Throughout the playing and performing by the whole of Purple is a prime example of the perfect balance between grace and fire, a group so perfectly honed through years in the business and on the road that there’s no need to grandstand, everyone getting their own chance to shine.
Whilst not given specific spotlights, watching the show you’re reminded once more that the Paice and Glover pairing is one of THE best rhythm sections in rock, bringing the locomotive heart of Deep Purple’s propulsive rock steaming along yet full of deft touches that lift them way beyond the fairly workman-like output of most bands who tend to aim for the meat and potatoes artillery blitz approach. Paice in particular can hit incredibly hard but there’s also the jazz man’s swing to what he plays, as Glover provides the bottom end that adds both heft and colour.
A truly epic take on ‘Lazy’ features a kinetic and wild violin solo by orchestra leader Stephen ‘BK’ Bentley-Klein and the extended psychedelic marvel that is ‘No One Came’ lead into a fun Don Airey solo before the band truly step up another gear and enter the home stretch.
Featuring a snatch of ‘Gethsemane’ from the musical ‘Jesus Christ Superstar’ by Gillan, there’s probably not another song in the set more suited to the orchestral accompaniment than ‘Perfect Strangers’, the stings in particularly swelling and filling out the space in a similar way to the way ‘Kashmir’ did for Led Zep.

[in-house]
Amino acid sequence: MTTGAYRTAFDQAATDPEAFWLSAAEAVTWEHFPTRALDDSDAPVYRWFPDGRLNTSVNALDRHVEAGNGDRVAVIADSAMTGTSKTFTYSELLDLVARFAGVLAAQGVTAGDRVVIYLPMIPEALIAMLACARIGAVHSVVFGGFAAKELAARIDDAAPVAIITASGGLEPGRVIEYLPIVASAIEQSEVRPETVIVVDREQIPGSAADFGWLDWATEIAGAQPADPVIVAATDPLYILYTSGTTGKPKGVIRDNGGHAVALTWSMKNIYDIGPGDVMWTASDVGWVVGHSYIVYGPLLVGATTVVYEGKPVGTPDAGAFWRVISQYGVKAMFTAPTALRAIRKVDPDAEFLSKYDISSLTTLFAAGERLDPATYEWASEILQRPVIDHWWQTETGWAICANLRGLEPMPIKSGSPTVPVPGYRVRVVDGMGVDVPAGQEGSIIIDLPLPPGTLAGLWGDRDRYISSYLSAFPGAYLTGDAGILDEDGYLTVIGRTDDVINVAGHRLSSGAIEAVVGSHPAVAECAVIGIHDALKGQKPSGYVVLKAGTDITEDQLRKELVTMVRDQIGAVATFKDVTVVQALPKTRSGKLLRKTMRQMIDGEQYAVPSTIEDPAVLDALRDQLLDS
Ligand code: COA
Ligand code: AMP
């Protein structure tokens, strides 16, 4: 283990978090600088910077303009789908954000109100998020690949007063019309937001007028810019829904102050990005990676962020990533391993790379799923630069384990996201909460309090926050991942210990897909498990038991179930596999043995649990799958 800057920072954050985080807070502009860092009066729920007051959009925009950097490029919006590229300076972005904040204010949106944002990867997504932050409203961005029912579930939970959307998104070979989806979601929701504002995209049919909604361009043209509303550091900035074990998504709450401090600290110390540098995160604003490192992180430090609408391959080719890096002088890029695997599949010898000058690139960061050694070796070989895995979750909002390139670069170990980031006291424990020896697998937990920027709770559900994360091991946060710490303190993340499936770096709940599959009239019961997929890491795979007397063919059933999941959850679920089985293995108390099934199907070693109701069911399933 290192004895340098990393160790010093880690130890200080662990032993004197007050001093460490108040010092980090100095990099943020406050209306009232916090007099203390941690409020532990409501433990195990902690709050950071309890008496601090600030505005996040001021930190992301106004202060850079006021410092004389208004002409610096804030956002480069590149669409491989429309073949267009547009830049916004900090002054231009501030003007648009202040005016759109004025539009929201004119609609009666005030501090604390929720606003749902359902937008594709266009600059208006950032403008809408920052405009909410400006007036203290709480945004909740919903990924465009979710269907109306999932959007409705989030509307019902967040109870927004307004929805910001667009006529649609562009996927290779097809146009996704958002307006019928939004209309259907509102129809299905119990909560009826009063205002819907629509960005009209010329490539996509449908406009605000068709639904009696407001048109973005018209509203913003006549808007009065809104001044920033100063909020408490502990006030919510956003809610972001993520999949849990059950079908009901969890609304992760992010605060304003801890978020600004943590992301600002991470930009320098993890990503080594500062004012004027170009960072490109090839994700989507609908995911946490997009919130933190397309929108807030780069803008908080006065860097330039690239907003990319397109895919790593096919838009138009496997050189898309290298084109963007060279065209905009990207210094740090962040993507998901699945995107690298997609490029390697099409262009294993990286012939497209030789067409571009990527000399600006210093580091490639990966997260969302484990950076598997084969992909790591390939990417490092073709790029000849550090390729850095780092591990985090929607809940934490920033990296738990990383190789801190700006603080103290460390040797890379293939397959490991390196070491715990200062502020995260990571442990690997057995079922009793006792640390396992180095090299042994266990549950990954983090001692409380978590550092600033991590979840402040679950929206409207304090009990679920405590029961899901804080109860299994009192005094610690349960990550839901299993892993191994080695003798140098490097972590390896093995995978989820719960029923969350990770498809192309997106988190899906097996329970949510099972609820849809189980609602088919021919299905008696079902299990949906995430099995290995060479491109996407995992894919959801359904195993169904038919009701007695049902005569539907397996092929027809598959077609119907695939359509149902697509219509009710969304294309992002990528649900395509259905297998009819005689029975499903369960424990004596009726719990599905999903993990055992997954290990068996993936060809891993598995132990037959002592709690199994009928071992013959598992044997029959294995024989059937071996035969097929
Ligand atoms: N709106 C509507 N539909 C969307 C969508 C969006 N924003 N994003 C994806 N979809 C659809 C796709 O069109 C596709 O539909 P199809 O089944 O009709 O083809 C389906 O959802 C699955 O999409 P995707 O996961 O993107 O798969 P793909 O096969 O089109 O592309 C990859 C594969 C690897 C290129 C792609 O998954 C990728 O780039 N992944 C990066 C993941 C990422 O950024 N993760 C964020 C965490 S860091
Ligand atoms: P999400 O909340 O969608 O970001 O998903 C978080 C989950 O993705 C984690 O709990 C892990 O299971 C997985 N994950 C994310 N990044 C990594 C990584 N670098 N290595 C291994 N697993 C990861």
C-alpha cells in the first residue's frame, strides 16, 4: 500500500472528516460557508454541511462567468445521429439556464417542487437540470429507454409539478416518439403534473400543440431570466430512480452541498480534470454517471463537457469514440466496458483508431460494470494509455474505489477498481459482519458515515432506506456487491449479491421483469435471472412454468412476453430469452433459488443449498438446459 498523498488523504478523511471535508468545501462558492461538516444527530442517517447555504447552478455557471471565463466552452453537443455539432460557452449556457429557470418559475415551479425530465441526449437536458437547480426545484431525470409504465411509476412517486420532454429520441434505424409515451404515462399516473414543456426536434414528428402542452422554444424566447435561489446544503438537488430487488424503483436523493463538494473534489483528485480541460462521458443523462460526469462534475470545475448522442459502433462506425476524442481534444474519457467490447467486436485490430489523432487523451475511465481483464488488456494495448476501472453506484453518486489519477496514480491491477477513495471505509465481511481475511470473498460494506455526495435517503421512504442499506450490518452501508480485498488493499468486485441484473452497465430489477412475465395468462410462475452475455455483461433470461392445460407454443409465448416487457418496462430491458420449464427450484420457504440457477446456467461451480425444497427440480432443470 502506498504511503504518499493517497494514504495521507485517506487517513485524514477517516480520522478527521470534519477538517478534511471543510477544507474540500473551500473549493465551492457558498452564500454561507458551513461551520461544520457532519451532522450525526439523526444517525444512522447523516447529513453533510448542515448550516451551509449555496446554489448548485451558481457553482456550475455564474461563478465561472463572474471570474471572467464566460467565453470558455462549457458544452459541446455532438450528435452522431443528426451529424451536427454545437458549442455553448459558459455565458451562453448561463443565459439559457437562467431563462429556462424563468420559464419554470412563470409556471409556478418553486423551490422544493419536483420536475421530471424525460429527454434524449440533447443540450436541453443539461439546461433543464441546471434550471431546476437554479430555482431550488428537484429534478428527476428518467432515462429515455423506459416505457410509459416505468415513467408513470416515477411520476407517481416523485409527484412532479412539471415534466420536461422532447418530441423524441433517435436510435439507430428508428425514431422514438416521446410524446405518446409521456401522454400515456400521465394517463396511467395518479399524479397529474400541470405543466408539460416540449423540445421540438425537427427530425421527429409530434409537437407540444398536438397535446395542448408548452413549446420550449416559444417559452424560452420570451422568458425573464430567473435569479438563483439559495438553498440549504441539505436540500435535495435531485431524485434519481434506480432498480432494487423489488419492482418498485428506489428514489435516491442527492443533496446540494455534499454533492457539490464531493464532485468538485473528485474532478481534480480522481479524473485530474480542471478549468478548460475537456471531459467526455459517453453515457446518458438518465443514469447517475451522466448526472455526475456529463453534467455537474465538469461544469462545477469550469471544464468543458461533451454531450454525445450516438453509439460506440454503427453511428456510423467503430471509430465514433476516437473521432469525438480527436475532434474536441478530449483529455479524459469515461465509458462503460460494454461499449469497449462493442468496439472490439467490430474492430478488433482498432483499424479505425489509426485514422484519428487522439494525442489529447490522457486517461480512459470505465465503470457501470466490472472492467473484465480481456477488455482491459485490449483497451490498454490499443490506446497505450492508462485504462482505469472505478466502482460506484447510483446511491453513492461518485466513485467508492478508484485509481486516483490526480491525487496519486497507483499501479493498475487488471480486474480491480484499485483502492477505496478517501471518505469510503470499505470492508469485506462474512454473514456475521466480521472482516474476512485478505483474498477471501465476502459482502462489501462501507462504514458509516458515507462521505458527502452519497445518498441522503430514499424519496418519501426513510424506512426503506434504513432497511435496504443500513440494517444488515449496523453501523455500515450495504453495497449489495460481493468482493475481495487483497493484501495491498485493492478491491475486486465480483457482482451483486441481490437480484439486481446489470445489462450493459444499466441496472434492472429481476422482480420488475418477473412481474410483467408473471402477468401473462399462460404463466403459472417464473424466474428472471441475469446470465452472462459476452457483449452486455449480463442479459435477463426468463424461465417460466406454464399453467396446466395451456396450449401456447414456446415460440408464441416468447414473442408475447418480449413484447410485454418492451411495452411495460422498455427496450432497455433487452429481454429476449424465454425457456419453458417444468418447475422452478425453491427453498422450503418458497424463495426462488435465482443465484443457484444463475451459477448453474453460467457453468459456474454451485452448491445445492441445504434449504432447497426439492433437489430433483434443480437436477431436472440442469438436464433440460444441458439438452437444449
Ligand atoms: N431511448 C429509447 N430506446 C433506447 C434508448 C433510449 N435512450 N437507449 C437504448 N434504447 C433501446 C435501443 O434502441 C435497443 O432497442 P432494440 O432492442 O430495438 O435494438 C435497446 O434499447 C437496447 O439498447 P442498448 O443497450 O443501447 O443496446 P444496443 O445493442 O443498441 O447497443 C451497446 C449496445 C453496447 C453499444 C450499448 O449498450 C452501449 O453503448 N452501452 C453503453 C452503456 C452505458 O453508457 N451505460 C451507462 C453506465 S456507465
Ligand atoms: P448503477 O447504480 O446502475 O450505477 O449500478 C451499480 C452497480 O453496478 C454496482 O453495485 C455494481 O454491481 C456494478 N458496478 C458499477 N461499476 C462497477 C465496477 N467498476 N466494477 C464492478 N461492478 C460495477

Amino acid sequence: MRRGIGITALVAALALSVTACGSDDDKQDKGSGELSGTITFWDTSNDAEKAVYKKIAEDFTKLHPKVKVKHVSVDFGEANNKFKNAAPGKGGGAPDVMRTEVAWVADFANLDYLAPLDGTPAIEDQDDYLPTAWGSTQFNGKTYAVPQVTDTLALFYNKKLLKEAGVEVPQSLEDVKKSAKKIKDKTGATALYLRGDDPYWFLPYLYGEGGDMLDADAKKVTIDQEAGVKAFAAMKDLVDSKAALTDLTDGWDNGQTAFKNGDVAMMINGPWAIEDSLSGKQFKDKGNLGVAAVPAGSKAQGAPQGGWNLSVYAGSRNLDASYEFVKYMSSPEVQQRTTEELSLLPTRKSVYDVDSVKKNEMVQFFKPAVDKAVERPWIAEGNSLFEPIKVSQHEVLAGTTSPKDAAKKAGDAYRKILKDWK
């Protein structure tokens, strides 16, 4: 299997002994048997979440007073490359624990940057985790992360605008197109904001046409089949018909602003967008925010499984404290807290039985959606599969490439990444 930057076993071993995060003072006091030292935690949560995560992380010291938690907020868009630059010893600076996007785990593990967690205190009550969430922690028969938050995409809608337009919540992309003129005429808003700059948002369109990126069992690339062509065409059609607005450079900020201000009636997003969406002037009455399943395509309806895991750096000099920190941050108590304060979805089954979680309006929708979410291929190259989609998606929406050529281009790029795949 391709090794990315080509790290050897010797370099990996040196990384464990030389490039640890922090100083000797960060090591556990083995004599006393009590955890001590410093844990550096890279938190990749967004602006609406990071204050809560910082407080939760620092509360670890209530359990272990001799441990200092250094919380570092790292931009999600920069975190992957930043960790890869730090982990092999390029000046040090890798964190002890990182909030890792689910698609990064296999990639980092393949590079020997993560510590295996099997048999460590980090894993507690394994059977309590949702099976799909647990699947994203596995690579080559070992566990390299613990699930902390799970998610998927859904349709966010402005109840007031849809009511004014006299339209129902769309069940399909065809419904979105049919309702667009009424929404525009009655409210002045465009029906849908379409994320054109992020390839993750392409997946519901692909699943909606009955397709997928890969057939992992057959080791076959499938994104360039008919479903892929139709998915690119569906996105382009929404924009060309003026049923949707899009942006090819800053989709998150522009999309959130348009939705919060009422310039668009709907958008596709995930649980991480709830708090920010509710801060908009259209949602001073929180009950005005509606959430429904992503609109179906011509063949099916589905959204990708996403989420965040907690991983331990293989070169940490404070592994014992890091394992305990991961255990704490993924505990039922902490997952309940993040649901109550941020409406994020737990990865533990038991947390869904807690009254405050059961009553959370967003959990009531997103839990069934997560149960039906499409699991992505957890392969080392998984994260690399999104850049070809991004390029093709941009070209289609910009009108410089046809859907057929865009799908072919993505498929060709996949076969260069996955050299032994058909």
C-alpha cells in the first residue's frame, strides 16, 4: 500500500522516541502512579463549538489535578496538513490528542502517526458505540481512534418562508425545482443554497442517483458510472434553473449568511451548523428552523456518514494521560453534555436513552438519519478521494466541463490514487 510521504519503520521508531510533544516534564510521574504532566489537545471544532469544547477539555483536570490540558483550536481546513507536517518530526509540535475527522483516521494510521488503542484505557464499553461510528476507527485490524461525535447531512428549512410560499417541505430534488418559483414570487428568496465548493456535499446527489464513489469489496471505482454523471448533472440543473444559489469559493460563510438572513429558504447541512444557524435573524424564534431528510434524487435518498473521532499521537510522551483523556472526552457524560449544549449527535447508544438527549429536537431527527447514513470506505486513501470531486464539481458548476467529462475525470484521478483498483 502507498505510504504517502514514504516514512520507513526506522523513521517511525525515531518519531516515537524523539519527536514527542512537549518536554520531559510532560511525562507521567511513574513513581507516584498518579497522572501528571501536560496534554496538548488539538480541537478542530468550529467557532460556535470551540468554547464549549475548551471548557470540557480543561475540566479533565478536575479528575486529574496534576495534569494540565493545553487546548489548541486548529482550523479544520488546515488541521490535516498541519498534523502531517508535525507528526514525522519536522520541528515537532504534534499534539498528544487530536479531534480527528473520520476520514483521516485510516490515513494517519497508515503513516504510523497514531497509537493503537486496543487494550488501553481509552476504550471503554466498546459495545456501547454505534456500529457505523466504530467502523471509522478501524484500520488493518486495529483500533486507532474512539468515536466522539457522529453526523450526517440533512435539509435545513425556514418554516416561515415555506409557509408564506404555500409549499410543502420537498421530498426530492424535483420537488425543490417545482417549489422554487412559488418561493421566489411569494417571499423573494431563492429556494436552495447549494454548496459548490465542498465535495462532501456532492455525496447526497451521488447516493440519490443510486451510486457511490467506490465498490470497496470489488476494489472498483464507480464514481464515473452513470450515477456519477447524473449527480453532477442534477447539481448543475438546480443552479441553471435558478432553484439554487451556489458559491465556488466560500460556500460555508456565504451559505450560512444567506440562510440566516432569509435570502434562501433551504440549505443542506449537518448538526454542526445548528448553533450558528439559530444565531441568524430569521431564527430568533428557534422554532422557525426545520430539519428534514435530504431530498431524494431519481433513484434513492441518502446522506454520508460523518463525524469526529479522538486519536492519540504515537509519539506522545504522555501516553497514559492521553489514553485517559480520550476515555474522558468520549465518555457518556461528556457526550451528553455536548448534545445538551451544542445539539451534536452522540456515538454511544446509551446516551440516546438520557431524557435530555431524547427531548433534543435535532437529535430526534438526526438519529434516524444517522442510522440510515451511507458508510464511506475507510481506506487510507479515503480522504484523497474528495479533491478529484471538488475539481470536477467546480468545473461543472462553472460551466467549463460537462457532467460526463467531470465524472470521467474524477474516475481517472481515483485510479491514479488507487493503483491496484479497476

As with that behemoth, there is such a power dynamic going on here that sets it apart from most of the ‘classic rock’ selections that are usually trotted out and certainly was such a key release from the long awaited reunion of the Mark II line-up at the end of 1984.
Rolling on from that high, a triumphant ‘Space Truckin’’ leads into a teased introduction of THAT riff as the head, full barrel into ‘Smoke On The Water’, the added punch and drama of the orchestration bringing added weight to this most instantly recognised and well known opus in the rock world to finish the set.
When the song turns into a singalong, led by Gillan, you can’t but help to be wreathed in the same smiles that plaster the faces of the orchestra, the utter joy and thrill of the music and occasion transcending any perceived barriers that may divide the classical and rock world.
The inevitable encore comes in the shape of a run through of the Booker T and the MGs classic ‘Green Onion’ that segues into debut single ‘Hush’, the Joe South song still as appealing as it was when first released way back in 1968. An, ironically incendiary considering the location, ‘Black Night’ rounds off the evening, the band cheered on by ‘Funky’ Claude Nobs whose appearance brings a wonderful sense of symmetry to the occasion.
Still one of the greatest and most important bands in rock music history, ‘Live In Montreux 2011’ shows Deep Purple certainly aren’t prepared to rest on their stratospheric laurels for quite some time to come and the same is true now, a decade later.
Deep Purple – Strange Kind Of Woman (from “Live at Montreux 2011” ) Available Now: https://mercury-studios.lnk.to/DeepPu…